The first Uppsala Festival of Theology was held in 2008. It focused on the theme Streams of Living water. This year we held the fourth Uppsala festival of Theology under the theme Behold, I make all things new. Not everything was new, the concept of different streams continued to guide the development of the program, and this year, amongst the 13 different streams two were held in English. As part of the Human Dignity and Human Sexuality stream distinguished theologians and religious leaders from the three Abrahamic faiths were invited to first participate in a three day pre-festival dialogue, and then to participate in the panel discussion on the theme on Saturday 7th February this year.
As the discussions were to be around the way in which the sacred texts and the religious practice of Jews, Muslims and Christians respond to sexual orientation and gender identity (SOGI), participants represented both heterosexual and homosexual sexual orientations. This was done principally to ensure that we were talk to each other, not about each other. As part of the preparation theologians from each of the Abrahamic or Monotheistic faiths were asked to develop resource packs which could be used to stimulate discussion. The resource packs were specifically designed to deal with arguments used to discriminate against people who are lesbian, gay, bisexual, transgender or intersex (LGBTI) in our faith communities, namely; it’s not in our culture, it’s not natural and it’s not scriptural. Authors were then challenged to offer a new way of looking at human sexuality through the eyes of faith.
Two eminent people had been asked to moderate the session, namely His Grace, Archbishop Emeritus Anders Wejryd and Professor Riffat Hassan. Professor Hassan, having forty years of experience in developing and teaching feminist theology from a Muslim perspective was charged with an additional responsibility; in the antagonistic environment in which many people of faith, and particularly religious leaders view LGBTI people, develop a letter, which could open the doors to dialogue.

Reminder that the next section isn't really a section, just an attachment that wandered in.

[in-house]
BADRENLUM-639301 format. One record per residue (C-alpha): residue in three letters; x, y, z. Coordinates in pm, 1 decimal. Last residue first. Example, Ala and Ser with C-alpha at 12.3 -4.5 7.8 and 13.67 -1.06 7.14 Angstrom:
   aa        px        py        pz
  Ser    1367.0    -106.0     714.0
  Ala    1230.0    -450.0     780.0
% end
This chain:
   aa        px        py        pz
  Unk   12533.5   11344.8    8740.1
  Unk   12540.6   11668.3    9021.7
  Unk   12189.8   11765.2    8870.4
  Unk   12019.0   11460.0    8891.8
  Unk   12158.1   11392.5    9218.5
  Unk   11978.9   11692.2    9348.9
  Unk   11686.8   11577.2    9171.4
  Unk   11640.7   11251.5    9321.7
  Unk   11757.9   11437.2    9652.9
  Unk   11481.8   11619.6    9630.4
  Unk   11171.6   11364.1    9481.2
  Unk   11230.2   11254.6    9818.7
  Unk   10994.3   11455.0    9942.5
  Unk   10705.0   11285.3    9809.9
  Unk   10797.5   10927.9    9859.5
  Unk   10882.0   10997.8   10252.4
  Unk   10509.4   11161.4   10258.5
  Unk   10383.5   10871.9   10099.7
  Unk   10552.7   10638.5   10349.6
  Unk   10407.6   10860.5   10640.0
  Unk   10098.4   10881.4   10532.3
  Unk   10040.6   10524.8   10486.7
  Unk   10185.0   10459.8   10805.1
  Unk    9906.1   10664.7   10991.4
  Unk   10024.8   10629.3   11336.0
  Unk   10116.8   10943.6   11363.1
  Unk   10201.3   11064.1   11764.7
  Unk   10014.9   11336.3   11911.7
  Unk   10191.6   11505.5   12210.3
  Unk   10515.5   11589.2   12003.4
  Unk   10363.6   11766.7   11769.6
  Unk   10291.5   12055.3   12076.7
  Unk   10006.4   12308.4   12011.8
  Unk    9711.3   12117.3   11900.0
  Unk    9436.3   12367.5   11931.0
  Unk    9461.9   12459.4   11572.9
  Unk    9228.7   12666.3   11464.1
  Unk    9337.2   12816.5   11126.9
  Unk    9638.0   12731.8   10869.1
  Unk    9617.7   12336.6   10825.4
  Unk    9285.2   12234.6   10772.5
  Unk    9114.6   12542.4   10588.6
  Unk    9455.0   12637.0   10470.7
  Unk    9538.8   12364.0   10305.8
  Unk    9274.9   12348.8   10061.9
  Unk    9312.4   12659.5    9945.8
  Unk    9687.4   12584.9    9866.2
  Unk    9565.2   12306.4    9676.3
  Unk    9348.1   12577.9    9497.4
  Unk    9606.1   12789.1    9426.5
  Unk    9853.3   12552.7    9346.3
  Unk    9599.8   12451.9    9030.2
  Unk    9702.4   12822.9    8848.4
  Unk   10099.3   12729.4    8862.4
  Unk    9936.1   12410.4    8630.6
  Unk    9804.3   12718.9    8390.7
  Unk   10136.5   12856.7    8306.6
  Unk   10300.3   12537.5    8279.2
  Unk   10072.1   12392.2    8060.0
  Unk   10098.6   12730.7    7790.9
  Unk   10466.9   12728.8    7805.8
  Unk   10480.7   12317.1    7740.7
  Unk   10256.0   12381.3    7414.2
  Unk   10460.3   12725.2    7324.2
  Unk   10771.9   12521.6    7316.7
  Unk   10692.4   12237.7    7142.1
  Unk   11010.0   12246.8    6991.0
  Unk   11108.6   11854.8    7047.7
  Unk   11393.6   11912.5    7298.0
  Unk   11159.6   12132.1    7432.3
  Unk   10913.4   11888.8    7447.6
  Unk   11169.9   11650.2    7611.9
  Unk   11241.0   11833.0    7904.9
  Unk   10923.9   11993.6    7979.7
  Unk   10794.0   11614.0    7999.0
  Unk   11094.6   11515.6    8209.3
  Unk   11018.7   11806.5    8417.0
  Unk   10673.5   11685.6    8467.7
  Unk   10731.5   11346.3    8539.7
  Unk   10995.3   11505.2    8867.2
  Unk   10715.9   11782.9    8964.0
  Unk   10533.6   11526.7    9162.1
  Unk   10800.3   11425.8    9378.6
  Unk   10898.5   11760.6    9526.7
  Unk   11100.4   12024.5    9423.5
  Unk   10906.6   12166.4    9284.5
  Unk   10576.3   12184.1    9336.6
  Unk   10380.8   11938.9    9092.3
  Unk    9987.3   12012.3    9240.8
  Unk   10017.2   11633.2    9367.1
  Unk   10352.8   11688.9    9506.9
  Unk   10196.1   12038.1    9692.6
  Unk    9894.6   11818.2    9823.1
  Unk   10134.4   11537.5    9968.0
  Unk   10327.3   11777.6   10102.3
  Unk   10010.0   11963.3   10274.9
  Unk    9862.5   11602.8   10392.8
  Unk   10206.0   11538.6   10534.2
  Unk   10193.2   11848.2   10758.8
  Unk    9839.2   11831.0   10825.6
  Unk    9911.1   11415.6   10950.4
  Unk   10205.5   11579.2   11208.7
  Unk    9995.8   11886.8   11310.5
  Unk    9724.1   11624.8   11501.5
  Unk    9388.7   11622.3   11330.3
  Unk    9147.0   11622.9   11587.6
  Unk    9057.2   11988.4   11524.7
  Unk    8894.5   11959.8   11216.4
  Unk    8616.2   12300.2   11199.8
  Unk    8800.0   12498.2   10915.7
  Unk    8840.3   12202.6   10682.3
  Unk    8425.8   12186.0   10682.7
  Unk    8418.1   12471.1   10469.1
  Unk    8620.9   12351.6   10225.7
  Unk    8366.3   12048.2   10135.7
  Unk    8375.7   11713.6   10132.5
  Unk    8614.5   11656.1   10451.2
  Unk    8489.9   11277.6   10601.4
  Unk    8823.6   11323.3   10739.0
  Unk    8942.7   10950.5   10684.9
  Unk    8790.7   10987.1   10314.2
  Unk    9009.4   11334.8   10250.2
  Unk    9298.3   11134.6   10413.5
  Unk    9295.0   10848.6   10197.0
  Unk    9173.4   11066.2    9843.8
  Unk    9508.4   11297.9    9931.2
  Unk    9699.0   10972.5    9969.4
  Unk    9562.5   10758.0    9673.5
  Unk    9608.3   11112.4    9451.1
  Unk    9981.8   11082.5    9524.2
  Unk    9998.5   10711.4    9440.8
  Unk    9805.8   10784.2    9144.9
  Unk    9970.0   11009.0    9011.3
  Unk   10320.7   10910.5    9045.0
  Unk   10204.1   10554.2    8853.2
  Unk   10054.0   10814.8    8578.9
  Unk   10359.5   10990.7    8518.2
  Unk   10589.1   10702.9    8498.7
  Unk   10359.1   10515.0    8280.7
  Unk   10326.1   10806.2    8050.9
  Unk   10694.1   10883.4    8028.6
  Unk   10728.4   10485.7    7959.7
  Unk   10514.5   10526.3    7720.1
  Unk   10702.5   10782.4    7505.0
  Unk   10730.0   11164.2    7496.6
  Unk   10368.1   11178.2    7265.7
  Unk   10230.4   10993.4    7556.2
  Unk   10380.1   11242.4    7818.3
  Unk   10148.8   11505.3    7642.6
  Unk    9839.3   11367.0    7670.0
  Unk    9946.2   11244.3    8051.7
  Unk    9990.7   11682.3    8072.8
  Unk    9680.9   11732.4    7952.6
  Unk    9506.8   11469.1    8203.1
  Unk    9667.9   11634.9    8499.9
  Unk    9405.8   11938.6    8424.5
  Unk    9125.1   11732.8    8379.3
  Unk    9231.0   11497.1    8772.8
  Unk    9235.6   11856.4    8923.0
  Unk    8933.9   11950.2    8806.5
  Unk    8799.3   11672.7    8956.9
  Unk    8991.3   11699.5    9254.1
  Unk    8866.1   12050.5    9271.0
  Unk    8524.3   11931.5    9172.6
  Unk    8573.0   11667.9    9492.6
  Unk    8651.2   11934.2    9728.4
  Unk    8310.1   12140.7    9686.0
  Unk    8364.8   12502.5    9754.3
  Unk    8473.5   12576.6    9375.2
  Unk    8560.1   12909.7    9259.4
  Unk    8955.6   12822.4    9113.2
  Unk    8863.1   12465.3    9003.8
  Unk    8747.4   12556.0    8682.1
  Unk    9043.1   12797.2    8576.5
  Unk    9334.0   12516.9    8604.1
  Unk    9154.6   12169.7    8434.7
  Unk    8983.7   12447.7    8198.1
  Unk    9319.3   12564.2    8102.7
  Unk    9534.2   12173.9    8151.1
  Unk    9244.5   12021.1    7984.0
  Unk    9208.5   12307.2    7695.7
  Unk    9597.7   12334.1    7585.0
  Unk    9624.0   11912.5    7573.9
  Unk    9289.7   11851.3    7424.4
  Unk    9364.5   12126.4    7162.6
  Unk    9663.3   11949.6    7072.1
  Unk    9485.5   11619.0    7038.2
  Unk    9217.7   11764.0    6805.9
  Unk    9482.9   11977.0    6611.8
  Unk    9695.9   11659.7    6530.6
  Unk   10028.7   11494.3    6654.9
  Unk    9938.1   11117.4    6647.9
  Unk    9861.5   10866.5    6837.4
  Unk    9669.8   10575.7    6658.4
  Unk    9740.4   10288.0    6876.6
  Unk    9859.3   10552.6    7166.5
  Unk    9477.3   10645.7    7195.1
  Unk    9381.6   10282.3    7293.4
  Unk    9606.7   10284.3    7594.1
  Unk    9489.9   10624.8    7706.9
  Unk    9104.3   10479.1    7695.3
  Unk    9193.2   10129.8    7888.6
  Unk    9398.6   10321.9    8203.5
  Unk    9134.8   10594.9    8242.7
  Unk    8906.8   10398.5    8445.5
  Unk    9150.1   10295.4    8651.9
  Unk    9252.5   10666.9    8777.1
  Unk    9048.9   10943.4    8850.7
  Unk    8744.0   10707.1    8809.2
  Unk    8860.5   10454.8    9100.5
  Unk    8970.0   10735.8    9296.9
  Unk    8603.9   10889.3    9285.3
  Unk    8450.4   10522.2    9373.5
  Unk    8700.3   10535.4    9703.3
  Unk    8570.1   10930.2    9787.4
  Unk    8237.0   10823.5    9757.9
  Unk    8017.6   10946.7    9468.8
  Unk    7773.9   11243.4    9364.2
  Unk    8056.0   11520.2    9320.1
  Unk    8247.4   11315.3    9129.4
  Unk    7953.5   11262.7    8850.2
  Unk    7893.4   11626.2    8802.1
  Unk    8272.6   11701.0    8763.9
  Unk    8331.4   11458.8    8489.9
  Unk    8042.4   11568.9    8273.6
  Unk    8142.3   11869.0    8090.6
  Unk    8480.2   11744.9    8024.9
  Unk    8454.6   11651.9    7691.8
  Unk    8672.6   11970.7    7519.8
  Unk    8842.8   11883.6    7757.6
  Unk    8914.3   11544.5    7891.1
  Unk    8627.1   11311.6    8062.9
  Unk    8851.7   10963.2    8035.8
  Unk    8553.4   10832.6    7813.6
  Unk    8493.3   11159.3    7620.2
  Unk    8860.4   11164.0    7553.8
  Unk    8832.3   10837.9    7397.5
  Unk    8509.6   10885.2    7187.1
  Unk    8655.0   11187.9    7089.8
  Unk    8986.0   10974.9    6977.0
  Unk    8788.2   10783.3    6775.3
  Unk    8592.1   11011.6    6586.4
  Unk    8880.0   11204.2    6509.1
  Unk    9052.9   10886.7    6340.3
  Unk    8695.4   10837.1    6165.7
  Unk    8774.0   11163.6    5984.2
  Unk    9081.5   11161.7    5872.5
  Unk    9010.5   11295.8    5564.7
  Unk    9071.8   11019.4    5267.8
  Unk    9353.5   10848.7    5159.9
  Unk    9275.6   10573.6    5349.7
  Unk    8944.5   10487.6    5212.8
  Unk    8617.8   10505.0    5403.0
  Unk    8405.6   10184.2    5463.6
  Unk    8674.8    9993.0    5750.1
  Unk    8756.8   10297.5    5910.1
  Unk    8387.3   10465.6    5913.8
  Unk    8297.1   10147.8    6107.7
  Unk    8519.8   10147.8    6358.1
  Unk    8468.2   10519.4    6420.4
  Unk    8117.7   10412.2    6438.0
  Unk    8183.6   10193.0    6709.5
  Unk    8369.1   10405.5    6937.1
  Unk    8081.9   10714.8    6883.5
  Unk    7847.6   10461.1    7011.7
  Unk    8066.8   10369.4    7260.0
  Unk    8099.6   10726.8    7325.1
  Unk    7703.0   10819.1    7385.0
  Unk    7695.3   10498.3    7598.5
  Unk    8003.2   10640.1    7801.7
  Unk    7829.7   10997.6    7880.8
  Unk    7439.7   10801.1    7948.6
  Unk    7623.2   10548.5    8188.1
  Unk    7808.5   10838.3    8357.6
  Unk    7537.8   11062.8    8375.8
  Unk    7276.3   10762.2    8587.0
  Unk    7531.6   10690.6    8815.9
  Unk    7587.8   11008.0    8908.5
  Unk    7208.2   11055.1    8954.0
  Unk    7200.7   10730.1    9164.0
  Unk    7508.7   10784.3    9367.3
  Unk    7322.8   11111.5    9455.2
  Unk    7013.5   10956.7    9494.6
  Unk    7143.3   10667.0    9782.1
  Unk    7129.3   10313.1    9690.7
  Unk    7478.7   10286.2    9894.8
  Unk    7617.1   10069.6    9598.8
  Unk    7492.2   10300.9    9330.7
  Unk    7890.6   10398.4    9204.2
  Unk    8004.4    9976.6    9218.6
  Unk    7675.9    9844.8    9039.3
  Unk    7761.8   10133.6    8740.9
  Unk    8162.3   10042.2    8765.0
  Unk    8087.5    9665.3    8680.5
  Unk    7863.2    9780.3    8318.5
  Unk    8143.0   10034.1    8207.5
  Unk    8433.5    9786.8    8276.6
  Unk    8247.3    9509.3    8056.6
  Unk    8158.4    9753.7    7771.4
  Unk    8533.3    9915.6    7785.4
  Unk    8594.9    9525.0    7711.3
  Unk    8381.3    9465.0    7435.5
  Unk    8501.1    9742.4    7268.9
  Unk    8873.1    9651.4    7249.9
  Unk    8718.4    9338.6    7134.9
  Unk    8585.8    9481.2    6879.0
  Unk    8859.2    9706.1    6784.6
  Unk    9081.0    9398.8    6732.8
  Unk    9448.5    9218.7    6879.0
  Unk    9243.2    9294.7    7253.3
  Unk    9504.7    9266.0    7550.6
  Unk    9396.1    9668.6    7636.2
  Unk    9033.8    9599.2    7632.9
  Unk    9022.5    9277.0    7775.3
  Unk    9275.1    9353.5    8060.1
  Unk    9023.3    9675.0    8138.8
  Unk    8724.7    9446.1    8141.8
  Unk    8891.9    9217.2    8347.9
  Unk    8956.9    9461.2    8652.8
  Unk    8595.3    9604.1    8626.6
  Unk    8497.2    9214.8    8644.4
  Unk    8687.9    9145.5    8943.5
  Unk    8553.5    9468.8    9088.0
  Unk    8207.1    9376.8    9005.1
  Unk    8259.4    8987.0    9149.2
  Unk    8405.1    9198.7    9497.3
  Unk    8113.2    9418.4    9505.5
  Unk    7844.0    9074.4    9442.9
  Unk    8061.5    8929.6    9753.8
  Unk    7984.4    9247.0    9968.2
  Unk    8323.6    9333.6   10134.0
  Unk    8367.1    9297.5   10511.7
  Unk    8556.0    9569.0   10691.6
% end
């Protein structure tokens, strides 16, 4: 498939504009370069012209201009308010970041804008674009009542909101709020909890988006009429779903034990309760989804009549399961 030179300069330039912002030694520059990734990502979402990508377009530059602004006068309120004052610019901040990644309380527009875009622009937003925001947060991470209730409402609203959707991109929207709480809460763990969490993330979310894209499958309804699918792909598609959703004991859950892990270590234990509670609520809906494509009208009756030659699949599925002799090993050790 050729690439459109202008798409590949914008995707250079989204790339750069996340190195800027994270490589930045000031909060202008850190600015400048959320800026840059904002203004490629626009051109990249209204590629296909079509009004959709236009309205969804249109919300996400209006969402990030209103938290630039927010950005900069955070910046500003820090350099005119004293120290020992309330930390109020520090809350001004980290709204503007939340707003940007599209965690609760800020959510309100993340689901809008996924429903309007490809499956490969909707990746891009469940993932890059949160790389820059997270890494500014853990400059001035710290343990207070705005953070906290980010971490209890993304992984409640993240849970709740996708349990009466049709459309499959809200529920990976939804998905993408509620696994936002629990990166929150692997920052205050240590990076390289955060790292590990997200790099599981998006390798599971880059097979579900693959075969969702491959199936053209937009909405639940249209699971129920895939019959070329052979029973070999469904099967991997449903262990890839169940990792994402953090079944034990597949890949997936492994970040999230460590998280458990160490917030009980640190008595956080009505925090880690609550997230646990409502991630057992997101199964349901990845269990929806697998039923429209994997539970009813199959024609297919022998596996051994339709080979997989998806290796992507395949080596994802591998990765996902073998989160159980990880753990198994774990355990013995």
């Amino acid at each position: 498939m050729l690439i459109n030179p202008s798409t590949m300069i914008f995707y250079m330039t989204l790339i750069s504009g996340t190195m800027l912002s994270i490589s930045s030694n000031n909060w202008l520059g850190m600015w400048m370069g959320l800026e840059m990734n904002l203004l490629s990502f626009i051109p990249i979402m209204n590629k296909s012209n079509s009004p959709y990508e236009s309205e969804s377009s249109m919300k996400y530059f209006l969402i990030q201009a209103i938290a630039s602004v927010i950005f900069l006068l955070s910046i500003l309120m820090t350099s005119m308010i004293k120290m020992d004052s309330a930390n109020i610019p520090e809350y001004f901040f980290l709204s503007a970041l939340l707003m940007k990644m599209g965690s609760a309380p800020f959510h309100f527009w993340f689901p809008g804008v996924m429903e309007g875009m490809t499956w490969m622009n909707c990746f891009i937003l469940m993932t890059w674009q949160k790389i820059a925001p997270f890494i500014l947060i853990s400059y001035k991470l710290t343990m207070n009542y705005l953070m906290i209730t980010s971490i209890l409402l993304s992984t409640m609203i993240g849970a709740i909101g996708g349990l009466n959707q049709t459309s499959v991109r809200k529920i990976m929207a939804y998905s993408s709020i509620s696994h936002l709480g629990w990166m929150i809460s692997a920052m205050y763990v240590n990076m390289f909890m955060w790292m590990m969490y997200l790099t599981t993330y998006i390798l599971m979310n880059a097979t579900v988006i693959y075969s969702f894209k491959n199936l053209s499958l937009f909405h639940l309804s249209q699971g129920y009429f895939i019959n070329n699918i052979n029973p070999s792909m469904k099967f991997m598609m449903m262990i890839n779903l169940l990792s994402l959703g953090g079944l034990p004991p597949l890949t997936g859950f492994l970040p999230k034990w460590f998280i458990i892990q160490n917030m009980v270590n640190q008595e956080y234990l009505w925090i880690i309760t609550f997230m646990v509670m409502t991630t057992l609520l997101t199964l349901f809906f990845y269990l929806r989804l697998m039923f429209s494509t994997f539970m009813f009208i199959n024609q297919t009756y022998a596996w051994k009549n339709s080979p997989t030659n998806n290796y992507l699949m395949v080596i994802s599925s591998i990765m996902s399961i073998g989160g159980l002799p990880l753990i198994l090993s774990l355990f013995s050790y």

Professor Hassan put forward two key arguments for engagement; the first was the nature of God, and the second was that sacred texts had been interpreted by men within a patriarchal setting. For an authentic reading of sacred texts this needed to be acknowledged and the voices of both women and LGBTI people needed to be heard in terms of their context and understanding. Within this the clear guideline was that our interpretation of our sacred texts must be authentic to the nature of God. According to Professor Hassan 113 of the 114 Surah’s or chapters of the Qu’ran start with the words; “In the Name of God, the Most Merciful and Gracious, the Most Compassionate and the Dispenser of Grace”. In addition to this Muslims recite this at the beginning of any important event in their daily lives. It is the key nature of God, and any interpretation of or action leading from an interpretation of the Qu’ran which does not reflect this nature of God must be seen as incorrect. Professor Hassan was at pains to show that this was not unique to the Muslims, and that the merciful and compassionate nature of God is repeated over and over again both in the Torah and the New Testament.
Of clear importance in this engagement was however the general understanding of sexuality and marriage which the various Abrahamic faiths hold. Professor Hassan pointed out that which for both Jews and Muslims there is a very strong affirmation of sexuality and of marriage this is not the case within Christianity. She hypothesized that much of the current negativity about human sexuality has effectively come into both Judaism and Islam from Christianity. Much of this is related to doctrinal teaching which has come to us from both “Doctors of the Church”, like St Augustine, and even the leaders of the reformation. Celibacy and the monastic life has been seen as the highest state of Spiritual awareness. The father of the Lutheran church, who himself had been an Augustinian Monk and then later married a nun said “No matter what praise I give to marriage, I will not concede that it is no sin.”
Human Dignity and Human Sexuality are not mutually exclusive. At least this was clear at the end of our dialogue process. Participants felt that ongoing dialogue, which included both an interfaith component as well as the voices of all affected, was critical. This was affirmed in a statement which was made. All who participated in this first engagement were greatly enriched by it. As Church of Sweden we are committed to assisting in the future of this dialogue.
For Full test of Professor Riffat Hassan’s Letter please visit